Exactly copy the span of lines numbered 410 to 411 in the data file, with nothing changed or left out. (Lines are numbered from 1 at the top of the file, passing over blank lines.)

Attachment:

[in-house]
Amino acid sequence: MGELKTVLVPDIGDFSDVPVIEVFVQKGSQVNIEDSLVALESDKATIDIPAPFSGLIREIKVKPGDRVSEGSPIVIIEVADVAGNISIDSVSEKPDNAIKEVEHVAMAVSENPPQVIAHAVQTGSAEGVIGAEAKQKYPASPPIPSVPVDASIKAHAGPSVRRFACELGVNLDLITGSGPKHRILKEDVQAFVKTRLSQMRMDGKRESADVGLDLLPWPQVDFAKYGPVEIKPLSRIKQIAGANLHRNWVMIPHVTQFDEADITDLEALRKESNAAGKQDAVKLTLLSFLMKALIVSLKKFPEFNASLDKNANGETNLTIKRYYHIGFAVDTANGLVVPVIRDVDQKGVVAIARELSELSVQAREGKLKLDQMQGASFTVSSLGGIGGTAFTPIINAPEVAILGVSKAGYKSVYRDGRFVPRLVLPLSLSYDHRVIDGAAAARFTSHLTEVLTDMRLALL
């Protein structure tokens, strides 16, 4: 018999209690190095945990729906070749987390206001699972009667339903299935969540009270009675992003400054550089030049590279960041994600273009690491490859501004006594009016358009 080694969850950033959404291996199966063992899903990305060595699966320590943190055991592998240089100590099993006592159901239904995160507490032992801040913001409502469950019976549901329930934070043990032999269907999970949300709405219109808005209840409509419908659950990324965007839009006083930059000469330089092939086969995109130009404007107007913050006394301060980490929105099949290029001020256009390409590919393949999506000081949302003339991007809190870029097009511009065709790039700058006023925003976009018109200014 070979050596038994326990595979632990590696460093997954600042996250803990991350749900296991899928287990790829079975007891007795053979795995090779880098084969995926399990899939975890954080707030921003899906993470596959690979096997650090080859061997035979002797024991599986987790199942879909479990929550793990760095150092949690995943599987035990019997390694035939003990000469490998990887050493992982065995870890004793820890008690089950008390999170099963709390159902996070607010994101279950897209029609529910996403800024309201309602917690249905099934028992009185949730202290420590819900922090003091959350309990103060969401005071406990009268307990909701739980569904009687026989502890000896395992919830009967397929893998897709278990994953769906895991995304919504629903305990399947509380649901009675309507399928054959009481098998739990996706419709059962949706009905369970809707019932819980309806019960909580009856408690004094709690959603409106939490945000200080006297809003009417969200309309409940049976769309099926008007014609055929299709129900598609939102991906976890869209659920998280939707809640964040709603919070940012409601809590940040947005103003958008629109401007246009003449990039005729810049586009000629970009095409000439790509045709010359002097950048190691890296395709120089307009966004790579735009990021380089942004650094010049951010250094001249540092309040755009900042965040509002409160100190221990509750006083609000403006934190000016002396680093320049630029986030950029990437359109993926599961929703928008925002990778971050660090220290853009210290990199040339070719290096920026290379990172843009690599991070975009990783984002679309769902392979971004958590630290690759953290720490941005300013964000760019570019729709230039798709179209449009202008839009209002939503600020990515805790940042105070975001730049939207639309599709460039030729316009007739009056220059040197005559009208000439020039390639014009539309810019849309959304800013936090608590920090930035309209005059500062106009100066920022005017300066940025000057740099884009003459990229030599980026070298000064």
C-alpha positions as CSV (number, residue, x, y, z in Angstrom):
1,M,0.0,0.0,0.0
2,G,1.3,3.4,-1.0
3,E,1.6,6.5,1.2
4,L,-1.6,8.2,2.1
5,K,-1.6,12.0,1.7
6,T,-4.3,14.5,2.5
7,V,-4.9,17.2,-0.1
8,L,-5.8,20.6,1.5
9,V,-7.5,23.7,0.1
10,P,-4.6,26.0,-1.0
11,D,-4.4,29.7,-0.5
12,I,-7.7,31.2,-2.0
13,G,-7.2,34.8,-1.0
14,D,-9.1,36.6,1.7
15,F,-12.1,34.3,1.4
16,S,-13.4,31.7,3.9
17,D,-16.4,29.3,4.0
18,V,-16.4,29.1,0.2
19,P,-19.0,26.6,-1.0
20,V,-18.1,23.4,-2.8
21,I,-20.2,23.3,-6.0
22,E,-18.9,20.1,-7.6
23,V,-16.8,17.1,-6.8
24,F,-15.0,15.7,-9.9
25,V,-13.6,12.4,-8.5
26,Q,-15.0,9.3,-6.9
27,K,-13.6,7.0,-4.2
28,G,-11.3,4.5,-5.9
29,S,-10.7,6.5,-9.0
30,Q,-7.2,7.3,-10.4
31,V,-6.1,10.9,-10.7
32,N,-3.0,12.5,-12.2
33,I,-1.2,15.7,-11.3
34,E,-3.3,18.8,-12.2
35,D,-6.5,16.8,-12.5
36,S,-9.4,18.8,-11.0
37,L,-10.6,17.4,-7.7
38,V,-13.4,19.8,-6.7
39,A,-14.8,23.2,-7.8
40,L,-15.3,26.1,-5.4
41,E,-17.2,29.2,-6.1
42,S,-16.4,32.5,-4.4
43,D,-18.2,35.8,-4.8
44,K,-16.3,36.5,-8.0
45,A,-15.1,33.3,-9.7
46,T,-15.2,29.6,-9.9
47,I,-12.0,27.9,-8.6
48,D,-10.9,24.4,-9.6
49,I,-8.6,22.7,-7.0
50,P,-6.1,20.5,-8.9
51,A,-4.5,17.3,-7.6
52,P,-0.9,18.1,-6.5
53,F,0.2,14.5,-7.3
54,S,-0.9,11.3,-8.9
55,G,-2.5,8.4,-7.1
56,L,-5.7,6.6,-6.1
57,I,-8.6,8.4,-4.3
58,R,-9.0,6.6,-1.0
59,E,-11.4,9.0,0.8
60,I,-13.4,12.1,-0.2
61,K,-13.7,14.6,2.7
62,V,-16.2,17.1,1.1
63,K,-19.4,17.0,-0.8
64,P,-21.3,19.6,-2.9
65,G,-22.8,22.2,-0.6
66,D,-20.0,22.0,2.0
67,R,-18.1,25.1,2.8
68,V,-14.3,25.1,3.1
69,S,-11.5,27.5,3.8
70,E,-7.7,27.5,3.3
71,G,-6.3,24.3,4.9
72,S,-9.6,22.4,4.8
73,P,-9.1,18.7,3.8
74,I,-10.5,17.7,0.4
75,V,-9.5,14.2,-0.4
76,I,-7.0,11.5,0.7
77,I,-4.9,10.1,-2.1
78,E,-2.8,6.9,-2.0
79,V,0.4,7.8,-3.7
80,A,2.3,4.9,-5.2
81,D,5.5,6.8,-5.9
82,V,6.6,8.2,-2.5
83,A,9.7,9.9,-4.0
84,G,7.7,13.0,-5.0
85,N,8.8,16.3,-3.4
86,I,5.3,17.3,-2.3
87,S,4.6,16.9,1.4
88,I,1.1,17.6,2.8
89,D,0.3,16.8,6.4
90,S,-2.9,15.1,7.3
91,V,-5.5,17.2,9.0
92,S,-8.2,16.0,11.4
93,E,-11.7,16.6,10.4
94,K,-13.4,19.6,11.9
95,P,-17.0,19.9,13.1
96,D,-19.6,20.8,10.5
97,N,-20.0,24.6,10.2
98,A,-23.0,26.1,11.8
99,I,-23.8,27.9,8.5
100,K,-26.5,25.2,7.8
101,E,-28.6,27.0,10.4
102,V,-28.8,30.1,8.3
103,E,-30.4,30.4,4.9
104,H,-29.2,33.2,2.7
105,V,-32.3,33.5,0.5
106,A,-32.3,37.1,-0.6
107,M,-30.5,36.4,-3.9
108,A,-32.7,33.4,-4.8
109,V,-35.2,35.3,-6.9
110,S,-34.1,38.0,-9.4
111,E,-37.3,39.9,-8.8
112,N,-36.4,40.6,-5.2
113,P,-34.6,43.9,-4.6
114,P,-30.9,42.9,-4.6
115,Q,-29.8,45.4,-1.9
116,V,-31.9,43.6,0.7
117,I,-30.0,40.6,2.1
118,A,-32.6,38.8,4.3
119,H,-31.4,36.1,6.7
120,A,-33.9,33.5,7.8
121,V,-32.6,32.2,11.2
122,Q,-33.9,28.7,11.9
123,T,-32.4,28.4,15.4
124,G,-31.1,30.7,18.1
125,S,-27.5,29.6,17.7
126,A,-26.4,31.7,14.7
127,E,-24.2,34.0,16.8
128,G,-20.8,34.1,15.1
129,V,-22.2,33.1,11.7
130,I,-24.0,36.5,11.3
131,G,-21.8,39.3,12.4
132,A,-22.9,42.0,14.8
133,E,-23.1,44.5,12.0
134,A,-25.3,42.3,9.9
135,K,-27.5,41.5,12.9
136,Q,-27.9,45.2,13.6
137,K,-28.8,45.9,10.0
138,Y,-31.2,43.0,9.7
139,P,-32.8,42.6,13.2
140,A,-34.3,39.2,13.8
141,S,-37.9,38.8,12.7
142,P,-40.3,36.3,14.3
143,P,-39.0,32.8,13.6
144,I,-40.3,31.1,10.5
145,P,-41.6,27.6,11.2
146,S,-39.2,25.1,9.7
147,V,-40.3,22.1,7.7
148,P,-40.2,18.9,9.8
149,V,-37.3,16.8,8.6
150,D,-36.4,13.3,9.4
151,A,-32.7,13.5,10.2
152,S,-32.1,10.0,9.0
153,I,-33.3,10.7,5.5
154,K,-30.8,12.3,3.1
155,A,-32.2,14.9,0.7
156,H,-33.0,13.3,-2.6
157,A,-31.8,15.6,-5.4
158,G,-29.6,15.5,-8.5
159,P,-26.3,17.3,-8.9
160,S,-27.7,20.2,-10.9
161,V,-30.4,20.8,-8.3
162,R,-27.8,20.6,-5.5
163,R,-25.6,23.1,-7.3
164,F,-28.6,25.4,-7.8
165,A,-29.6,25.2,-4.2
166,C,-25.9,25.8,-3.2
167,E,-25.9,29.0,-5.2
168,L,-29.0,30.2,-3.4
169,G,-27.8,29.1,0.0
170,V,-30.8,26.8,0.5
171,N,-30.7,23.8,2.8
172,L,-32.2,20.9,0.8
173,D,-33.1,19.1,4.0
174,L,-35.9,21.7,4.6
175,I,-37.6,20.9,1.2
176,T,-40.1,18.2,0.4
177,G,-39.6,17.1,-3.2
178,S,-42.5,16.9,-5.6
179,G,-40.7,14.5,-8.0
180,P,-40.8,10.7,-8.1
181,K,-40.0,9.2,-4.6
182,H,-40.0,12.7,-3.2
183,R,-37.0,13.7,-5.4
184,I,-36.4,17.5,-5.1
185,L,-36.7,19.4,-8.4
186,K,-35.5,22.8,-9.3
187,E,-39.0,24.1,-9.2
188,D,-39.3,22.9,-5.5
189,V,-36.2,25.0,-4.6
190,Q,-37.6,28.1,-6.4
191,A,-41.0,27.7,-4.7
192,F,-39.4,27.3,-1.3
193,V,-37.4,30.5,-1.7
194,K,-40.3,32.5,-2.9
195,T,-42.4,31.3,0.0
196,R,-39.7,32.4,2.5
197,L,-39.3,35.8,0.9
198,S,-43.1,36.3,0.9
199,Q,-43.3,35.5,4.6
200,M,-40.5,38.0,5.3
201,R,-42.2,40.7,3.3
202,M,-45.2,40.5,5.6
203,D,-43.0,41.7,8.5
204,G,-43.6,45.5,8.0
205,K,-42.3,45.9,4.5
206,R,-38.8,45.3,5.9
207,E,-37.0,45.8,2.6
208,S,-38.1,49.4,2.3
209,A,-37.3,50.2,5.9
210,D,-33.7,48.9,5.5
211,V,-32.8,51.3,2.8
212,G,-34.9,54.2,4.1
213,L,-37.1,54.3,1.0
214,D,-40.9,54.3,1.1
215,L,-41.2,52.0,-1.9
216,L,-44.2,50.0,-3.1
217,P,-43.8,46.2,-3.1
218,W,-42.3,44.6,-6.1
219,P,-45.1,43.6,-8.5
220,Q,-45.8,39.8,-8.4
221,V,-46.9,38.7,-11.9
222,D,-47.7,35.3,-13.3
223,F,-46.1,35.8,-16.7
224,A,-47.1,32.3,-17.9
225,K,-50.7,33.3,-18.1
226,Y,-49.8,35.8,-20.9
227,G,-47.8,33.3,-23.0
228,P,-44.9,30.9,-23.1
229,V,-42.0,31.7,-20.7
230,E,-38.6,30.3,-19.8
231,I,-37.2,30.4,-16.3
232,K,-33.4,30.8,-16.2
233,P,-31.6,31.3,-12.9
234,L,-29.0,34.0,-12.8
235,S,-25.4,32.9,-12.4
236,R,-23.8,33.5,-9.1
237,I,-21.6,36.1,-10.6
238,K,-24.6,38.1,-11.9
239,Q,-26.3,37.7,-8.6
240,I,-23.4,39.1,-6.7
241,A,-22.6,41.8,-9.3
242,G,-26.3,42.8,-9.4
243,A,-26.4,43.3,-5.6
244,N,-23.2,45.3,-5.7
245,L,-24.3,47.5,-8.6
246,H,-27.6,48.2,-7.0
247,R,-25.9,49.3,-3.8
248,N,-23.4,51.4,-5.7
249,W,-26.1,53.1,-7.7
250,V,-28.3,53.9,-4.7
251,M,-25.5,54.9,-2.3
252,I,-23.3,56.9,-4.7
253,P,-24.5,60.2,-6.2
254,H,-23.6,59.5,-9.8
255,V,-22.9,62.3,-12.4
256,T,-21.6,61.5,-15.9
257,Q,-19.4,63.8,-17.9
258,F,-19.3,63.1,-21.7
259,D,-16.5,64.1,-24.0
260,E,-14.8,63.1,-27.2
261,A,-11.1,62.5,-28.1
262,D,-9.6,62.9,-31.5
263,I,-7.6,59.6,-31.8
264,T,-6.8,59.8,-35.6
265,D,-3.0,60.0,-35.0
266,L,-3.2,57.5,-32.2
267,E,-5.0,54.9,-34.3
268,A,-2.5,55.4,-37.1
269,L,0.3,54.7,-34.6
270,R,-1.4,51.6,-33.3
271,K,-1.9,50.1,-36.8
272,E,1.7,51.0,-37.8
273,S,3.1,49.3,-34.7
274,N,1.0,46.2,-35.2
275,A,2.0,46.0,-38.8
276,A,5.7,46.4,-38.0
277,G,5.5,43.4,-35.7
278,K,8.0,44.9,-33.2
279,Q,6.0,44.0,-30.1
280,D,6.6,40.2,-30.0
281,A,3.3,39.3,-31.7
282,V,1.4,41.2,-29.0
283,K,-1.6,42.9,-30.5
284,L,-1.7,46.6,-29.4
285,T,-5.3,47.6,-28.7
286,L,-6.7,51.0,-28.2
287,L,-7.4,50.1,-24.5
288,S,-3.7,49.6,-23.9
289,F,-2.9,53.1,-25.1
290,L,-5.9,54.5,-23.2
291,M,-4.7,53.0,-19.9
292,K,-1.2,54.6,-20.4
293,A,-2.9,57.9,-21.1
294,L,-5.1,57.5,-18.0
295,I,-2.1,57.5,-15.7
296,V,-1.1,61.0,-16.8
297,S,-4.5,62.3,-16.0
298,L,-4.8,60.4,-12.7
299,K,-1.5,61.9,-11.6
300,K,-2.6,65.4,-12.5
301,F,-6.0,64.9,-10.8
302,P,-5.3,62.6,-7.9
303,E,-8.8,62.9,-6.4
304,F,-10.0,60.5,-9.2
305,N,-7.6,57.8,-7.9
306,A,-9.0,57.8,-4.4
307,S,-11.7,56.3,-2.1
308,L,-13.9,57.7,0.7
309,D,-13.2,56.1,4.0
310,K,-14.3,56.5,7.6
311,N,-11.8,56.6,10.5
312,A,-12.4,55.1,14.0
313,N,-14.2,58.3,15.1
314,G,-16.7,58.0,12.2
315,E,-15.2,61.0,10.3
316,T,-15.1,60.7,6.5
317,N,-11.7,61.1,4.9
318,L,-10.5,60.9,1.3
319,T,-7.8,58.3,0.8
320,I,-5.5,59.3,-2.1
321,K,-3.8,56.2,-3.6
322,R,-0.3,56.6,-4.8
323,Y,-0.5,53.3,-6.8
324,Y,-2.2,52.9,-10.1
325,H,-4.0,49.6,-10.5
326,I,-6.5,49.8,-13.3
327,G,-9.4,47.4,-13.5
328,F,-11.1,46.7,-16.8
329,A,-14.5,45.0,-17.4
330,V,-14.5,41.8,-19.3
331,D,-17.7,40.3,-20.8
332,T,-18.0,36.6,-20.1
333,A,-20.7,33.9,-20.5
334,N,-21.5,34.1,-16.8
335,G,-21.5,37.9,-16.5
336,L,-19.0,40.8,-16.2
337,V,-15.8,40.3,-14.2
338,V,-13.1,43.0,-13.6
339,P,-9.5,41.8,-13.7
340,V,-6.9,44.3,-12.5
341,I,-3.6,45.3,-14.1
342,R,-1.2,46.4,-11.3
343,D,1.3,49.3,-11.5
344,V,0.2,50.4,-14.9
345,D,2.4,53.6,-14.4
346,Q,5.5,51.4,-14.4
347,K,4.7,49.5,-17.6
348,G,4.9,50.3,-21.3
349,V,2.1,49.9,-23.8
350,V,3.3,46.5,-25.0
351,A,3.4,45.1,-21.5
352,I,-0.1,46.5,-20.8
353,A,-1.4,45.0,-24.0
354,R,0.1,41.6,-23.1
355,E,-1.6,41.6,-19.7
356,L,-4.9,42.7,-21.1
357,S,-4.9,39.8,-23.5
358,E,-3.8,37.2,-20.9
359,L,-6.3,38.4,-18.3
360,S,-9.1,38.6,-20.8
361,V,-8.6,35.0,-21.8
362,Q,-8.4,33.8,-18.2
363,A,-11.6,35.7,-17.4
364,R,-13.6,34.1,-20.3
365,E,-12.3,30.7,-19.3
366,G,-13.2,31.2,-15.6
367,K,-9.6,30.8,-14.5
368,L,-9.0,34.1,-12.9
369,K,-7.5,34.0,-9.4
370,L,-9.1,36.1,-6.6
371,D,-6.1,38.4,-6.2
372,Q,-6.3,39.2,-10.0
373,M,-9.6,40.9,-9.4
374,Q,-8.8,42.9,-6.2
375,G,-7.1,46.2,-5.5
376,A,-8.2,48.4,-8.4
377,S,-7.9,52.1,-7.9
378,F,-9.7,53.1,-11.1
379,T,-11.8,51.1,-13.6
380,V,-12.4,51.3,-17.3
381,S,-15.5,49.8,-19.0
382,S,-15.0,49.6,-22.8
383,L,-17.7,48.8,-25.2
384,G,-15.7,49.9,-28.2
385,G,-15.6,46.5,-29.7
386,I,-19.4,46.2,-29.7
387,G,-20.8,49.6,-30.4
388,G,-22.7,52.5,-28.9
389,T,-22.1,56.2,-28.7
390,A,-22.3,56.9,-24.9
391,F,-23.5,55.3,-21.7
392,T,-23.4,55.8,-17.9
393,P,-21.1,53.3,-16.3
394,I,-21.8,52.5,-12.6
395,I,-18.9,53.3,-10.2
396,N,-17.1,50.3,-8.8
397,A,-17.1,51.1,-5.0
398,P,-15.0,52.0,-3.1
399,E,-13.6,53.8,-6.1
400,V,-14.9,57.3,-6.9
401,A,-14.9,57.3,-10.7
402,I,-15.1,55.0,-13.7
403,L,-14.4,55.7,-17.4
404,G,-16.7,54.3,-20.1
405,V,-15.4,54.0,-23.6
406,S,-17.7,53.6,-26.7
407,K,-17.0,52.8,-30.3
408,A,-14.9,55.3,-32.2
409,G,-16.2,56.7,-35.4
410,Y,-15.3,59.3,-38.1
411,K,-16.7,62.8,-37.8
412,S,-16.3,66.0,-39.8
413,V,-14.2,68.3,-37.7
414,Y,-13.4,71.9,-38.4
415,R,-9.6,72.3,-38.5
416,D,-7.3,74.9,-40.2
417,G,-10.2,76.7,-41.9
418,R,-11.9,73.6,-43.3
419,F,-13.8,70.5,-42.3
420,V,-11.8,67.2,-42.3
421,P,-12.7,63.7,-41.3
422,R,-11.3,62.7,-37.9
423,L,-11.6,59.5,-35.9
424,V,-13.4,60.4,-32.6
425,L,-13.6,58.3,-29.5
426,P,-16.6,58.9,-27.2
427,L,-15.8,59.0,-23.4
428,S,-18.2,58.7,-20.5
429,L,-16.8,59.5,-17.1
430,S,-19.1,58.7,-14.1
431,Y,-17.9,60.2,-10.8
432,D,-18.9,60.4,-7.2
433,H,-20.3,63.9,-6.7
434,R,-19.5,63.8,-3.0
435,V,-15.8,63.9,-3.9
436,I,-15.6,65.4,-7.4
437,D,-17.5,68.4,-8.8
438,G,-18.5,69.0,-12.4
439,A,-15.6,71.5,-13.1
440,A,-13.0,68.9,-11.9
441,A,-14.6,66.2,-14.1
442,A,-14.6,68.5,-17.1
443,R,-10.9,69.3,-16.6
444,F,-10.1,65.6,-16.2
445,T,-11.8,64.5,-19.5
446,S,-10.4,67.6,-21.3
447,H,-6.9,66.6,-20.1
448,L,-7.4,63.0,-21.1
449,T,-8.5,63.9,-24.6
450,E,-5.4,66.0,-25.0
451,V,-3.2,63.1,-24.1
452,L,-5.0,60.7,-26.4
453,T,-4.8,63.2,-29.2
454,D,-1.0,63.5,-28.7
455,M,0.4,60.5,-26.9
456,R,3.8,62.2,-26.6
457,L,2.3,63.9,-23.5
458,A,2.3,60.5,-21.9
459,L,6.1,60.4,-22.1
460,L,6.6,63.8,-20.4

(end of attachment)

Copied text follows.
406,S,-17.7,53.6,-26.7
407,K,-17.0,52.8,-30.3